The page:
"How dreadful," murmured Penny. "I thought all we needed was more information, and then we would be able to solve the problem."

    "Maam," the officer interrupted. "If you ask me, what you need is that new GPS. Why, two ladies like you would know right where you are if you followed it along."

    "Evidentally," he added as he turned to his vehicle, "it might be time now for a little analysis and action."

    Read more from Penny's Pen at Shades of the Departed Magazine.

    Friday
    Feb192010

    Getting the Most Out of a Genealogy Conference; Countdown to St. George Family History Expo

    #fhexpo is the Twitter hashtag to follow next weekend when the St. George Family History Expo is in full swing. In just one week I will be joining the family historians and Bloggers of Honor for two full days of genealogy education and networking.

    One thing I’ve learned from my years attending all kinds of conferences is that the old Scout Motto says it best, “Be Prepared.” Here’s my own checklist:

    • Conference registration
    • Hotel and Travel reservations
    • Local maps
    • Review Conference Program, highlight sessions to attend
    • Recharge all device batteries, pack chargers

                digital camera
                laptop computer
                cell phone
                iPod Touch

    • Update genealogy database, transfer file to laptop
    • Print out Family Group Sheets, Pedigree Charts
    • Print out list of Books Wanted
    • Think about people I want to meet, talk with
    • Pack daily conference tote with water bottle and snacks, sweater, notepad, pens, business cards

    I am looking forward to attending the sessions and hearing new-to-me speakers like Beau Sharbrough and Kory Meyerink, but I am also looking forward to spending some “off time” meeting other bloggers and genealogists and sharing research ideas. I hope you’ll stop me and say “Hello” if you’re in St. George; or follow along with the event at the #fhexpo twitterstream.

    Wednesday
    Feb172010

    Not So Wordless Wednesday: The Uinta County Courthouse of the Edwards-Paulen Marriage

     

    Uinta County Courthouse, Evanston Wyoming

    When my grandmother, Arline Kinsel Paulen and Albert F. Edwards arrived at the Unita County Courthouse in Evanston, Wyoming to be married 11 August 1917, the Courthouse was already established as the oldest county courthouse in the state.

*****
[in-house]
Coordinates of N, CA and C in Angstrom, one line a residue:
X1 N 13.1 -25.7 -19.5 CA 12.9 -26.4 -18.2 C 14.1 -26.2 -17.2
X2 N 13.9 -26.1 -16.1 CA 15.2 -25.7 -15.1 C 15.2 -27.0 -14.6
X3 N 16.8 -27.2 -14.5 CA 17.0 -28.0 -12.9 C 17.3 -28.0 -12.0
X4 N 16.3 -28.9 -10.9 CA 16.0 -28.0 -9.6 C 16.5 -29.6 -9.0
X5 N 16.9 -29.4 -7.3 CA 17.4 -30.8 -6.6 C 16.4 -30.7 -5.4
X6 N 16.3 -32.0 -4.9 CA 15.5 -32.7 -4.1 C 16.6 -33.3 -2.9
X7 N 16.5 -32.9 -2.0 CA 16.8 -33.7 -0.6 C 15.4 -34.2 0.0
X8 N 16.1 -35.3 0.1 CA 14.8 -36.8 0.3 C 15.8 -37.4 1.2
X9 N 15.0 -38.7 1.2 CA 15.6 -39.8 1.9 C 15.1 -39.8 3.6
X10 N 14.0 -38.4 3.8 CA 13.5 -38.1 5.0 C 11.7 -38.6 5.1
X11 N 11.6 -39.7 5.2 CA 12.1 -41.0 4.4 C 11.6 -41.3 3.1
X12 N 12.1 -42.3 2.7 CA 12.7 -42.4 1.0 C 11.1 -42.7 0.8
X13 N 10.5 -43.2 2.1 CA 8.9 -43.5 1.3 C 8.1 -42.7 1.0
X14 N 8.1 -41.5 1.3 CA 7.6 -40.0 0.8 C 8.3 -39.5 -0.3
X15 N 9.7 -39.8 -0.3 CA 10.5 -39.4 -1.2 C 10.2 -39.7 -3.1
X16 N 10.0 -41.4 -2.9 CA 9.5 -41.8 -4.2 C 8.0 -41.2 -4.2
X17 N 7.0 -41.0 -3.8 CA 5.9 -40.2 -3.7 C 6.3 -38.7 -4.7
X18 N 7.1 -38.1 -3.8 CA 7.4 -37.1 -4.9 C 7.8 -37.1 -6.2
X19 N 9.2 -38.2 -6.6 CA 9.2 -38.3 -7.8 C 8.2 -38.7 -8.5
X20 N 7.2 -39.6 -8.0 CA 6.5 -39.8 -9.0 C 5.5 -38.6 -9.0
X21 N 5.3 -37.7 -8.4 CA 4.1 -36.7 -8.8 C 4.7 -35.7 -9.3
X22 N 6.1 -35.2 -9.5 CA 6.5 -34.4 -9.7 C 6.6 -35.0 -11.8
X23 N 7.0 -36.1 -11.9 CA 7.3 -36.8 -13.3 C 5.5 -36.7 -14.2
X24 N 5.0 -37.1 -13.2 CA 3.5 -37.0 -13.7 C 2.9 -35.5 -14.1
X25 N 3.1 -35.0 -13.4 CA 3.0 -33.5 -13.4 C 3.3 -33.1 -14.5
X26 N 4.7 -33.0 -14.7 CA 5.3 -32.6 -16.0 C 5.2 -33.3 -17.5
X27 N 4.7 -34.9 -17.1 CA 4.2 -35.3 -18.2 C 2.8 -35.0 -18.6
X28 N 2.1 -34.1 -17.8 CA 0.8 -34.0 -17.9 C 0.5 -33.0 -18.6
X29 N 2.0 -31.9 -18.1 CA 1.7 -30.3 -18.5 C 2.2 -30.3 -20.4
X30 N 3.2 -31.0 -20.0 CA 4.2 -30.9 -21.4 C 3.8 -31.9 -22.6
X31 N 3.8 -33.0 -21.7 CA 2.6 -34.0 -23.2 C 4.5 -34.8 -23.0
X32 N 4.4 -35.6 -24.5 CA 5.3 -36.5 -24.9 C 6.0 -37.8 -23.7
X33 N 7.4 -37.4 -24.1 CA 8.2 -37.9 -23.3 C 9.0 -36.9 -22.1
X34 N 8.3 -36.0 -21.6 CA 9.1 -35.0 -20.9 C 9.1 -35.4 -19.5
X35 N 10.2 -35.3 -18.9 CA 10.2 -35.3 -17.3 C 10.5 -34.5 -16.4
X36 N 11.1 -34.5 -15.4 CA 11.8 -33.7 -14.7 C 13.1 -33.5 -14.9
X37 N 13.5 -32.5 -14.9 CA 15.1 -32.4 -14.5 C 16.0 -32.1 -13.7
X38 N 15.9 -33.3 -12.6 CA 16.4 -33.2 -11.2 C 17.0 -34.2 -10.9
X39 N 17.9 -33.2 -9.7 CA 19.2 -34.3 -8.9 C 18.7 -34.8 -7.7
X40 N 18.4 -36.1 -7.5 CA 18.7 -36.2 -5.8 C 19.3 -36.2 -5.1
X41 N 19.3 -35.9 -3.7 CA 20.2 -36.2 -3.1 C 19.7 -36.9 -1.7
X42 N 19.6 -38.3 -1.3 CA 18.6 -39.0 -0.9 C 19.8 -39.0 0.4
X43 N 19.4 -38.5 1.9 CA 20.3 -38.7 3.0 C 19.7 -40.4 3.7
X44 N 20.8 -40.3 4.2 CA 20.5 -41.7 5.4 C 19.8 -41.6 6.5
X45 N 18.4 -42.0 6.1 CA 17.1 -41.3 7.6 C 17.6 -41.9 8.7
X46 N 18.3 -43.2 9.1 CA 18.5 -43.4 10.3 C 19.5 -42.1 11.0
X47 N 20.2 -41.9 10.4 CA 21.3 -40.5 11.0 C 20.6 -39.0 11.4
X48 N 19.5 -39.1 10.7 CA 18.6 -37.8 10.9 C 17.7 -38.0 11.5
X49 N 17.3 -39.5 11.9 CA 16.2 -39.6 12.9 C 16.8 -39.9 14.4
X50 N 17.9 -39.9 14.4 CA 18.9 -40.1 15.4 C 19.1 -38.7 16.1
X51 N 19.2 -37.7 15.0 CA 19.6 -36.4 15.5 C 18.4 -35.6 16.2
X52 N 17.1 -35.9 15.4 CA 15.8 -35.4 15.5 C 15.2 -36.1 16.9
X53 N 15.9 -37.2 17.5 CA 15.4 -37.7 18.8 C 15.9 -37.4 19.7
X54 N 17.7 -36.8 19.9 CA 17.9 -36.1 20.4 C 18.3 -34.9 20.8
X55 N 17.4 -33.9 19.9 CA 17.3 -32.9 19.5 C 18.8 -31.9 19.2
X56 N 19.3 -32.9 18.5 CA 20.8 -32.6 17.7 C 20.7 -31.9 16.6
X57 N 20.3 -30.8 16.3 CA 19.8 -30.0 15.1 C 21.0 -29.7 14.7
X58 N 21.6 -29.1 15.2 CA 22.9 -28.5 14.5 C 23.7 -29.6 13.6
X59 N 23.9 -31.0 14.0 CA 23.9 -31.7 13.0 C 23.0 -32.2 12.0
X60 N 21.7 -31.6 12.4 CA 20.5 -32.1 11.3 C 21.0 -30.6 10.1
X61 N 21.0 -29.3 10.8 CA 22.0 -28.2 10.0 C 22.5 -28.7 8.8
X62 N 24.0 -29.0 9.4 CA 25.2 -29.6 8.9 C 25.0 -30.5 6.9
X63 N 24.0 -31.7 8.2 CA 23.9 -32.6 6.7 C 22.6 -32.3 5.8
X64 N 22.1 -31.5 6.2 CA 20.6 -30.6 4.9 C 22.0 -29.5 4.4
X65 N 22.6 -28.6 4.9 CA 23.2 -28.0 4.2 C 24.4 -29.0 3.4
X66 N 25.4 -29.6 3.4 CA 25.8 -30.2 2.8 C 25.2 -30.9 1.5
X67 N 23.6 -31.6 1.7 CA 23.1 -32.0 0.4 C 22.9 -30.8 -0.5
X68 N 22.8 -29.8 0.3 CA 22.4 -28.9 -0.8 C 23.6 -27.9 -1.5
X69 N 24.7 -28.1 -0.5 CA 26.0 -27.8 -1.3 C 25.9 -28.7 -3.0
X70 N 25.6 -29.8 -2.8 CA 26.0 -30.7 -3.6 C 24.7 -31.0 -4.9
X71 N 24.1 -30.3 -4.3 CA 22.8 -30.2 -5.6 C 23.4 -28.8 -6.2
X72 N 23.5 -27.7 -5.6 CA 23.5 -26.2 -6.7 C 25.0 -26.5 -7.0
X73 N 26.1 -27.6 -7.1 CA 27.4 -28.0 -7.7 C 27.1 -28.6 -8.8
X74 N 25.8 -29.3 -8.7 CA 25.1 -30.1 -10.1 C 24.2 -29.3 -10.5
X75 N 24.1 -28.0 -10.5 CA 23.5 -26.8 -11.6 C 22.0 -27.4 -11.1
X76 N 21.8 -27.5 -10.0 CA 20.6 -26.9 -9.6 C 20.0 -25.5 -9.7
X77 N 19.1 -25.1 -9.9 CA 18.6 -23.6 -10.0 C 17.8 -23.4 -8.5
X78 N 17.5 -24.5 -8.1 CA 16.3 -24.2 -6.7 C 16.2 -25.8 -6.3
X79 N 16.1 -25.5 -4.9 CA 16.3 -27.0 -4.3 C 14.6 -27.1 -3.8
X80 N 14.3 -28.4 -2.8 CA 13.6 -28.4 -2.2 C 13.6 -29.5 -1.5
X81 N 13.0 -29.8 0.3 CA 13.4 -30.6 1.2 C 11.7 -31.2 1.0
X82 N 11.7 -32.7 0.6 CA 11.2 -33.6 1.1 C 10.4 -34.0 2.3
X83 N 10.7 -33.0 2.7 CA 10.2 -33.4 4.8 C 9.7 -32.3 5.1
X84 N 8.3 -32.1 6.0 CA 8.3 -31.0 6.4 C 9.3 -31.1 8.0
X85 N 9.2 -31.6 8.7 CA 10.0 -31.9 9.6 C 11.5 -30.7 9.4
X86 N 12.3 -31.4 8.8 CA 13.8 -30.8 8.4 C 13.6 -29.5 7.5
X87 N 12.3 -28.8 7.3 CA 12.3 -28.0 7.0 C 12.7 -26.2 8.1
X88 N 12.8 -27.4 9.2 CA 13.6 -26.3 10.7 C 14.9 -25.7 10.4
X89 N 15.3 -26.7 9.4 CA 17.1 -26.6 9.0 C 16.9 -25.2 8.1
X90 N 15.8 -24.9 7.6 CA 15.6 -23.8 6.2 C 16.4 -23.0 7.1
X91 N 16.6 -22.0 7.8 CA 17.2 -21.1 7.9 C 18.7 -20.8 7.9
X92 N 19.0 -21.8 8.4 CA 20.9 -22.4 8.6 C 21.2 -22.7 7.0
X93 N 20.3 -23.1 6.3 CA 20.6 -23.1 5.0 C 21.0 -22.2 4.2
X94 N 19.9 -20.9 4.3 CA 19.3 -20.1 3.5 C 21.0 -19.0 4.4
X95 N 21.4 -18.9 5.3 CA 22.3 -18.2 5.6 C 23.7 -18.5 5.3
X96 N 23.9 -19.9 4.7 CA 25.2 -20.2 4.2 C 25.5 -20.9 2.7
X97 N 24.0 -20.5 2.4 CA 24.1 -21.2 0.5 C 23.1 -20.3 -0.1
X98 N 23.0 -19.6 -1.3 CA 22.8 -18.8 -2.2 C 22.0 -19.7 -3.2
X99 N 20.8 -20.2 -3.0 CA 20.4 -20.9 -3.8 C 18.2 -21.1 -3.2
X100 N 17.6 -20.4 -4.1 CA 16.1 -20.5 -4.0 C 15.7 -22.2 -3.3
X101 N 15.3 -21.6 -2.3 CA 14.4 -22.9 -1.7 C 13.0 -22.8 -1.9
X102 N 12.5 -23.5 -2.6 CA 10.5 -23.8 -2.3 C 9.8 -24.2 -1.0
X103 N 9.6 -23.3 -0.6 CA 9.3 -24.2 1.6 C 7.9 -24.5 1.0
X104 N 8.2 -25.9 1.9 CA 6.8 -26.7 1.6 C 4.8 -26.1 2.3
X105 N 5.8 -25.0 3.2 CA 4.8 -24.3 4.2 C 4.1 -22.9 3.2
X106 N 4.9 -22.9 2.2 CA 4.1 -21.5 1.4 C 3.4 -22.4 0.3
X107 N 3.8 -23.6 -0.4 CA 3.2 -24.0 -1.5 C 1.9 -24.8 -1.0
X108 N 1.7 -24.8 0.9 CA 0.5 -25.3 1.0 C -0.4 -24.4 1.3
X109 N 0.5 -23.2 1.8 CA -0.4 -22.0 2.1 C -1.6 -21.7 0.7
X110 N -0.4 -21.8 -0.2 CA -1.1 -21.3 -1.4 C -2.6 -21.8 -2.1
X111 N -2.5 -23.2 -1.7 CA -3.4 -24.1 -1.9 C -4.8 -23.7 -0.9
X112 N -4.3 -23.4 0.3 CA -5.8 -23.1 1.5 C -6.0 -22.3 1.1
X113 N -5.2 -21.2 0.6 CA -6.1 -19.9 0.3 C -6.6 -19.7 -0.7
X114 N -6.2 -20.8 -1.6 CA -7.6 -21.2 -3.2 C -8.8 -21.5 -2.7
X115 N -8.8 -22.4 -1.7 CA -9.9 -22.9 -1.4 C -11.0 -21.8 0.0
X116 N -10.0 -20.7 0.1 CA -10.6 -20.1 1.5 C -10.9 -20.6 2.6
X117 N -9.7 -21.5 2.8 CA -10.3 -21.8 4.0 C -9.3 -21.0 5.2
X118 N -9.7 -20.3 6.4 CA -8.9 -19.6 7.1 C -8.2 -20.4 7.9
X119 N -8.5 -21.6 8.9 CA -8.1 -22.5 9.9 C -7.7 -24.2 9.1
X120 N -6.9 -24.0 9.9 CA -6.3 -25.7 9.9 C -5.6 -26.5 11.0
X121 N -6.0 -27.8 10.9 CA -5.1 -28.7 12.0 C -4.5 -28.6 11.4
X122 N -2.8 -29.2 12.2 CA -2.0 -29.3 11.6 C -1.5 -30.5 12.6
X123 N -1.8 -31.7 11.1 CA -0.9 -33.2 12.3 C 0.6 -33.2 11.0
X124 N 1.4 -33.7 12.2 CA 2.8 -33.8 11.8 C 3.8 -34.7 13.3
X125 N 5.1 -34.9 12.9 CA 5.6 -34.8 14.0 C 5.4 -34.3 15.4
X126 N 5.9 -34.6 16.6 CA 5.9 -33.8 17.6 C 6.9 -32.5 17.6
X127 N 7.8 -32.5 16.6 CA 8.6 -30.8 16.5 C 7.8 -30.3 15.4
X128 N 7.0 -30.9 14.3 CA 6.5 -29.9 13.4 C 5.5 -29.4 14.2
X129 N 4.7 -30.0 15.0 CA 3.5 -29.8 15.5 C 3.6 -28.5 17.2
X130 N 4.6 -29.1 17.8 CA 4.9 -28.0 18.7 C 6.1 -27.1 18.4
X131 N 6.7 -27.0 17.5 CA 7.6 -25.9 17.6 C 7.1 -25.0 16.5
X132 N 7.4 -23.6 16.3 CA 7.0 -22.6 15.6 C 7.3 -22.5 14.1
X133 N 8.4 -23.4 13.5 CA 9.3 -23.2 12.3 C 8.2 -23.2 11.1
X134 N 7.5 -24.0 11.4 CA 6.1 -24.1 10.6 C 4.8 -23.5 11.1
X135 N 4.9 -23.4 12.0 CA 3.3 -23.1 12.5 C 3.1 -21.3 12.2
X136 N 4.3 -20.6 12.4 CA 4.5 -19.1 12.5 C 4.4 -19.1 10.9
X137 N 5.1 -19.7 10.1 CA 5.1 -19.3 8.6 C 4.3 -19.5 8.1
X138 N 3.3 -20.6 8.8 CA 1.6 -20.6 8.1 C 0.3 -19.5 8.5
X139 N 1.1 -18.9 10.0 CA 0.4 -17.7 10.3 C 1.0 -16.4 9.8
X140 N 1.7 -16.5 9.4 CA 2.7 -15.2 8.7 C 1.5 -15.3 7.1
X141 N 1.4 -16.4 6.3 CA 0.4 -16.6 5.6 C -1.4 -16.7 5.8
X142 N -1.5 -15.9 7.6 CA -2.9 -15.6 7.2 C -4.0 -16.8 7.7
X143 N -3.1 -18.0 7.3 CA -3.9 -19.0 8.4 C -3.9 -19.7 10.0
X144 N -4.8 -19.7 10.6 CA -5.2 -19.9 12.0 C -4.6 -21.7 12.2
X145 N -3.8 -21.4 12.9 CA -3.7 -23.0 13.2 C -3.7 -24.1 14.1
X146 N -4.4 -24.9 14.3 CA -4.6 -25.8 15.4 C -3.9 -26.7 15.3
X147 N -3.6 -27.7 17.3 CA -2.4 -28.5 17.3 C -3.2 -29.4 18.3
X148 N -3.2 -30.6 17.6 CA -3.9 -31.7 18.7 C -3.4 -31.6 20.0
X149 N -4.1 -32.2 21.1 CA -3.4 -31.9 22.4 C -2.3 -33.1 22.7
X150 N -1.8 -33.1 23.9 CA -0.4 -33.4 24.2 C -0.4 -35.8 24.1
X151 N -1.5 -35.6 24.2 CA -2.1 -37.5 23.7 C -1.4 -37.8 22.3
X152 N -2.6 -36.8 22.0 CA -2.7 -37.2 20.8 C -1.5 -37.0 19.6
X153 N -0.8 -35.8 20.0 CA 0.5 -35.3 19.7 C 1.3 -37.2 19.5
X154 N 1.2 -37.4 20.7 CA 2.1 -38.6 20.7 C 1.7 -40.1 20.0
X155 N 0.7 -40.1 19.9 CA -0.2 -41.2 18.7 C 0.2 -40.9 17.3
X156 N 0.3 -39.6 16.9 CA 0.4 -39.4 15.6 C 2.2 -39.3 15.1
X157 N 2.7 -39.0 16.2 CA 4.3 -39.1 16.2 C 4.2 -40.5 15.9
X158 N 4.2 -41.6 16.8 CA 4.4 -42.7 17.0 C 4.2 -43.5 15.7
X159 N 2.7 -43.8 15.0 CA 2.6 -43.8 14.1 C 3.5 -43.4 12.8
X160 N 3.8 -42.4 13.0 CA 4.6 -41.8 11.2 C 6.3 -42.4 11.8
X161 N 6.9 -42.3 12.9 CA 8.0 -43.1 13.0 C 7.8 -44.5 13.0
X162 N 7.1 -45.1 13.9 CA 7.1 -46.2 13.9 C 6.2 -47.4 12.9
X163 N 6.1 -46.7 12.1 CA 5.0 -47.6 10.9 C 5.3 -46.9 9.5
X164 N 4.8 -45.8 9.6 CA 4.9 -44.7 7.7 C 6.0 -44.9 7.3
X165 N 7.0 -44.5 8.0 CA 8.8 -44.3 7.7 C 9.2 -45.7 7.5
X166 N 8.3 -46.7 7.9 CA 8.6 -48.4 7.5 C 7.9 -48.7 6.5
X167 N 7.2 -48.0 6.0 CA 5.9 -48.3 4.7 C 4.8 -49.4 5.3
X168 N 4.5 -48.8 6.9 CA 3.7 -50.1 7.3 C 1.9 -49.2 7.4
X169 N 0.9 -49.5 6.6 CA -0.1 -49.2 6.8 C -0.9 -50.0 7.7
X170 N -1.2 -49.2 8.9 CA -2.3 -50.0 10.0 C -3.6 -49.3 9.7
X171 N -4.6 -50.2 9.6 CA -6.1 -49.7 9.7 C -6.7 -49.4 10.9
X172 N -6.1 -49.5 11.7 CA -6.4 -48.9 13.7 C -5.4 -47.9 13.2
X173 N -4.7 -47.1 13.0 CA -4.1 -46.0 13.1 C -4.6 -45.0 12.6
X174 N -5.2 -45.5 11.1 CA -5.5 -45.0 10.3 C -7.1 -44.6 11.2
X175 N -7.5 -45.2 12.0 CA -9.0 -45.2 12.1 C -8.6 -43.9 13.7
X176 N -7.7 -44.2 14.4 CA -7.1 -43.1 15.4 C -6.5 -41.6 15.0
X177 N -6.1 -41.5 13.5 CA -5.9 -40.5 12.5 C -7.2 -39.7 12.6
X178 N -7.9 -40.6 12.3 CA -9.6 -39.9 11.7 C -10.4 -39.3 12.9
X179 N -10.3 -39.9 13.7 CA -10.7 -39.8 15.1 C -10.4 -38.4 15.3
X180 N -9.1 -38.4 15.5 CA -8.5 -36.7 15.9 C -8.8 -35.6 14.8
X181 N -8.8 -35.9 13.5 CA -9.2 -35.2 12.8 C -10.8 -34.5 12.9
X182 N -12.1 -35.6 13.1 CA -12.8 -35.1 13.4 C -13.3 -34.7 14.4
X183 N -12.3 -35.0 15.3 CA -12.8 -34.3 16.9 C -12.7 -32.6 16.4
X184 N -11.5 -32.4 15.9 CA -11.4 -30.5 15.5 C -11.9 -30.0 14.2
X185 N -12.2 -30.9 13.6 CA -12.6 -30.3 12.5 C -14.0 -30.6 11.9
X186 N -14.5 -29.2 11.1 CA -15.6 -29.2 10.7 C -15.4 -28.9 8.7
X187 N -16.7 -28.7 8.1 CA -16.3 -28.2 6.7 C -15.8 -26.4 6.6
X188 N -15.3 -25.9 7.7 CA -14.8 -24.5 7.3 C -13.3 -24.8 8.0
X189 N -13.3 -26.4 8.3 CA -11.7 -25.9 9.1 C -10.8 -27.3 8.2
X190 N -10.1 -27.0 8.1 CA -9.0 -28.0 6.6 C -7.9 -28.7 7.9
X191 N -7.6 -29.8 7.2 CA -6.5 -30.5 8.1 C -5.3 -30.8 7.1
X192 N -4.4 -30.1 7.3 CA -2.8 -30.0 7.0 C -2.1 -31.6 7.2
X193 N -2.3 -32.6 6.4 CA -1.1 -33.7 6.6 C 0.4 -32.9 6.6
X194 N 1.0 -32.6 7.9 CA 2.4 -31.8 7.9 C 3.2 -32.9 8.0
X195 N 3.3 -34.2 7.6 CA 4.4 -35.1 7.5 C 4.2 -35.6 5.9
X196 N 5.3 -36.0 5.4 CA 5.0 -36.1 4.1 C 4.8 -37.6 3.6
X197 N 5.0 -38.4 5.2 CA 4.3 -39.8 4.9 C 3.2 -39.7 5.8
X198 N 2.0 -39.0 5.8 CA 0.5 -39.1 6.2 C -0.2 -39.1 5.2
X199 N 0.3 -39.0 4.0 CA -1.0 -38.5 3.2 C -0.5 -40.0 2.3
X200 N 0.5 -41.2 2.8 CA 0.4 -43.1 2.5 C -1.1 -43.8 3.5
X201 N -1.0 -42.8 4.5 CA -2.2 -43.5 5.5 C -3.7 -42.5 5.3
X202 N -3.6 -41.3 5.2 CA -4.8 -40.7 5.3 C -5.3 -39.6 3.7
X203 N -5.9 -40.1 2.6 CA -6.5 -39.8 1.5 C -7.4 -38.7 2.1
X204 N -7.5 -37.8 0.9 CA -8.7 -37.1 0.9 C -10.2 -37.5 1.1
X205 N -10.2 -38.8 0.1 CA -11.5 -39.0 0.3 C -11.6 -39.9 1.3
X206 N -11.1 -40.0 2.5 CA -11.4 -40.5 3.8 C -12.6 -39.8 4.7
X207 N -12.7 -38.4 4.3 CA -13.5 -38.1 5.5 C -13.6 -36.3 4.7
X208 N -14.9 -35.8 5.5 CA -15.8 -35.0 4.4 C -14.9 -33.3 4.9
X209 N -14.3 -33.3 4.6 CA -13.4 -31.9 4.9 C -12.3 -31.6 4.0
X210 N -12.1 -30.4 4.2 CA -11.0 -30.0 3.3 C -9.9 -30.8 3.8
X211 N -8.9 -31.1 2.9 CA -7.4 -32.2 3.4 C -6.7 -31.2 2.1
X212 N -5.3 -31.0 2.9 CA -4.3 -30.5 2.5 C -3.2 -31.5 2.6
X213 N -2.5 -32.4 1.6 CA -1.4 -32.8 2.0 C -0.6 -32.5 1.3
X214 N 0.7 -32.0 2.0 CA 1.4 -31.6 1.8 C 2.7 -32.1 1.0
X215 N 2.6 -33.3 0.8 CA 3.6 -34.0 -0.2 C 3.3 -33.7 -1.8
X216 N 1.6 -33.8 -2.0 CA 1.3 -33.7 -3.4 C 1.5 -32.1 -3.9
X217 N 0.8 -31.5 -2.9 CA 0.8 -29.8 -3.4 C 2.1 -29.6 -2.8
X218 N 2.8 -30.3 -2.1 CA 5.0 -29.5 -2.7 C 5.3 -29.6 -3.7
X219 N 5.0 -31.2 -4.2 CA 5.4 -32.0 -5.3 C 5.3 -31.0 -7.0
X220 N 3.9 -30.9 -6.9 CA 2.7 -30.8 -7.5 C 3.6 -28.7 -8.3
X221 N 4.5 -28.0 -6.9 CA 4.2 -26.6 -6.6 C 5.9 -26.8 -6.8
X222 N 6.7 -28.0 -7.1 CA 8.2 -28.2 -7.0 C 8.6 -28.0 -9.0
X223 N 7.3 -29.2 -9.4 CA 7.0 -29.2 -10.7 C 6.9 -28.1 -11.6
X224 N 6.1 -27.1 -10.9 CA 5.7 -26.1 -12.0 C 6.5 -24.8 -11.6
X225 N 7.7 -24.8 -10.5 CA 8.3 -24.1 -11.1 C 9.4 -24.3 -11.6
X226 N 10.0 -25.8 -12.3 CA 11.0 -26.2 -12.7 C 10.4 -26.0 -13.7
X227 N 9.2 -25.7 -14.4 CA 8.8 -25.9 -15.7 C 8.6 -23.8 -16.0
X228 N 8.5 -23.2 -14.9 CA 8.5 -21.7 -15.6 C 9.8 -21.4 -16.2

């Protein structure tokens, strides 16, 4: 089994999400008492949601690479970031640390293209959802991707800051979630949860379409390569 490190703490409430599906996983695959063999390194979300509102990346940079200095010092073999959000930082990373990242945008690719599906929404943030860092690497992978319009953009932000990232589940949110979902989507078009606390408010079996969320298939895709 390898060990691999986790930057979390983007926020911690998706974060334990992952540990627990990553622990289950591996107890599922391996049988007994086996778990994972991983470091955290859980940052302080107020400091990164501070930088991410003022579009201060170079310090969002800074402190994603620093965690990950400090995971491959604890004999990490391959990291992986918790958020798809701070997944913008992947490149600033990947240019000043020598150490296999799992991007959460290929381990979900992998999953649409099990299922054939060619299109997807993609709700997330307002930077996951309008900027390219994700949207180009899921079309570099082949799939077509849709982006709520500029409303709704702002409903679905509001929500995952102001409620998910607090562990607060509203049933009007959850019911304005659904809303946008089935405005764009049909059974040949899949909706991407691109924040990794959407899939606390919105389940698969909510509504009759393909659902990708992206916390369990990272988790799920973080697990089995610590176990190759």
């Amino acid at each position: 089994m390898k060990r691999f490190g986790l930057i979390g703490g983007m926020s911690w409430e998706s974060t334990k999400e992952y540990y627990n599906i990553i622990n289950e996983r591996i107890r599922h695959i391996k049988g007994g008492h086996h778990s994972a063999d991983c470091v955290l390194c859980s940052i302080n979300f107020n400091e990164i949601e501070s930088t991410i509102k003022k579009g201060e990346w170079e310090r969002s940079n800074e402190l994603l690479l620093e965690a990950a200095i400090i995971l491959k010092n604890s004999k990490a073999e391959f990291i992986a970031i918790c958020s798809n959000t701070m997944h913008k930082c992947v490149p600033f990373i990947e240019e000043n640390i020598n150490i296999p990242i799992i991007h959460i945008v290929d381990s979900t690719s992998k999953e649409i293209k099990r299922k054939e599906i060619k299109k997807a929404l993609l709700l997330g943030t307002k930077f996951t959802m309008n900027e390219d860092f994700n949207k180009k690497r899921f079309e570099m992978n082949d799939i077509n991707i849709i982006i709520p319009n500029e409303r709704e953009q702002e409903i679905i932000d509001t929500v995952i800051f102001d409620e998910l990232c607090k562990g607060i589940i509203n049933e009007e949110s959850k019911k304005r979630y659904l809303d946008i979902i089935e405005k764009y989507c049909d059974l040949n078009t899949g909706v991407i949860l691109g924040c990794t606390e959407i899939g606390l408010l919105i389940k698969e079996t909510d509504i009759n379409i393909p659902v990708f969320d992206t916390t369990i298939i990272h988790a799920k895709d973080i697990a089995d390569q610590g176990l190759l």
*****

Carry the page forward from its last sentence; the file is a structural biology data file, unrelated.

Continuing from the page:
The building probably looked in 1917, much as it looks today, but its exterior architecture had evolved through at least three expansions. The earliest building was the 1873 jail, a brick structure erected in the center of the town square by order of Governor John A. Cambell, first Territorial Governor of Wyoming. Uinta County was the first new county estabished by the First Wyoming Territorial Legislature, and this first jail and courthouse was authorized to be built an an expense not to exceed $25,000. The jail was to be built first, followed by the courthouse in 1874. It wasn't long before both jail and courthouse outgrew their spaces, and in 1887 a new jail was completed and the former jail converted into courthouse offices.

    The growing Evanston community demanded a still larger courthouse, and in 1910 a two-story addition was contructed at the front of the existing courthouse building. According to the Wyoming State Historic Preservation Office, "It changed the scale and character of the courthouse from that of a relatively simple, territorial building to a more pretentious, more national building. The addition is essentially Georgian Revival style."

    This is the building that Arline and Albert would have entered in 1917.

    Sources:
    Wyoming State Department of State Parks and Cultural Resources. "Uinta County Courthouse." Wyoming State Historic Preservation Office. [article online]. Accessed 17 February 2010. Available from http://wyoshpo.state.wy.us/NationalRegister/Site.asp?id=471.

    Simpson, Tricia.  "Uinta County Courthouse Evanston Wyoming". 2009. Creative Commons Attribution-Share Alike License. Photograph.